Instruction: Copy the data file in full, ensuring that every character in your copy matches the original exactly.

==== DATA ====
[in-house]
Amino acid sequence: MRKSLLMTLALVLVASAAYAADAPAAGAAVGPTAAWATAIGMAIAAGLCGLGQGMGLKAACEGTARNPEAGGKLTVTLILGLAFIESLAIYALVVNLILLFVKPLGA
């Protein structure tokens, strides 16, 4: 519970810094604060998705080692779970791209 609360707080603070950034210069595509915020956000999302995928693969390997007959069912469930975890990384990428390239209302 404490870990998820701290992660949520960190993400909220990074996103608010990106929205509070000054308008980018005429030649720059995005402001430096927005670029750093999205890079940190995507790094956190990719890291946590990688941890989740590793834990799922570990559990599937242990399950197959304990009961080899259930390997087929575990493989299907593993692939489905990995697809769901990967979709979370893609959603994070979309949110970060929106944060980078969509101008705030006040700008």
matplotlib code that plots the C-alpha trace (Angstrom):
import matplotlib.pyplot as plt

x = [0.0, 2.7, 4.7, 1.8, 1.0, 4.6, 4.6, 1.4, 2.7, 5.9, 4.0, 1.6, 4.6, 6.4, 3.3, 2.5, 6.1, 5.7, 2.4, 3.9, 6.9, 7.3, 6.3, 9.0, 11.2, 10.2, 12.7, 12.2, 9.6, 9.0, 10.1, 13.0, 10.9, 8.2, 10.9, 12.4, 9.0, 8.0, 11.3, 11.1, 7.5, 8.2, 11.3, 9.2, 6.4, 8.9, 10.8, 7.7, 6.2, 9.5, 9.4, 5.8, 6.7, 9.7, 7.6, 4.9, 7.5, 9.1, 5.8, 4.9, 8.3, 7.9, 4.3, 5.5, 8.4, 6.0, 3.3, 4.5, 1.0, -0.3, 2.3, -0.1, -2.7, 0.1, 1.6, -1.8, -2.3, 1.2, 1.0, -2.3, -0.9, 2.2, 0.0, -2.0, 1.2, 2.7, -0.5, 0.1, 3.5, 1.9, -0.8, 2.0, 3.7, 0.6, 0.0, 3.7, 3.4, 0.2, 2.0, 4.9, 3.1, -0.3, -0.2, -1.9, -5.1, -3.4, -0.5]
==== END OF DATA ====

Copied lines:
[in-house]
Amino acid sequence: MRKSLLMTLALVLVASAAYAADAPAAGAAVGPTAAWATAIGMAIAAGLCGLGQGMGLKAACEGTARNPEAGGKLTVTLILGLAFIESLAIYALVVNLILLFVKPLGA
């Protein structure tokens, strides 16, 4: 519970810094604060998705080692779970791209 609360707080603070950034210069595509915020956000999302995928693969390997007959069912469930975890990384990428390239209302 404490870990998820701290992660949520960190993400909220990074996103608010990106929205509070000054308008980018005429030649720059995005402001430096927005670029750093999205890079940190995507790094956190990719890291946590990688941890989740590793834990799922570990559990599937242990399950197959304990009961080899259930390997087929575990493989299907593993692939489905990995697809769901990967979709979370893609959603994070979309949110970060929106944060980078969509101008705030006040700008």
matplotlib code that plots the C-alpha trace (Angstrom):
import matplotlib.pyplot as plt

x = [0.0, 2.7, 4.7, 1.8, 1.0, 4.6, 4.6, 1.4, 2.7, 5.9, 4.0, 1.6, 4.6, 6.4, 3.3, 2.5, 6.1, 5.7, 2.4, 3.9, 6.9, 7.3, 6.3, 9.0, 11.2, 10.2, 12.7, 12.2, 9.6, 9.0, 10.1, 13.0, 10.9, 8.2, 10.9, 12.4, 9.0, 8.0, 11.3, 11.1, 7.5, 8.2, 11.3, 9.2, 6.4, 8.9, 10.8, 7.7, 6.2, 9.5, 9.4, 5.8, 6.7, 9.7, 7.6, 4.9, 7.5, 9.1, 5.8, 4.9, 8.3, 7.9, 4.3, 5.5, 8.4, 6.0, 3.3, 4.5, 1.0, -0.3, 2.3, -0.1, -2.7, 0.1, 1.6, -1.8, -2.3, 1.2, 1.0, -2.3, -0.9, 2.2, 0.0, -2.0, 1.2, 2.7, -0.5, 0.1, 3.5, 1.9, -0.8, 2.0, 3.7, 0.6, 0.0, 3.7, 3.4, 0.2, 2.0, 4.9, 3.1, -0.3, -0.2, -1.9, -5.1, -3.4, -0.5]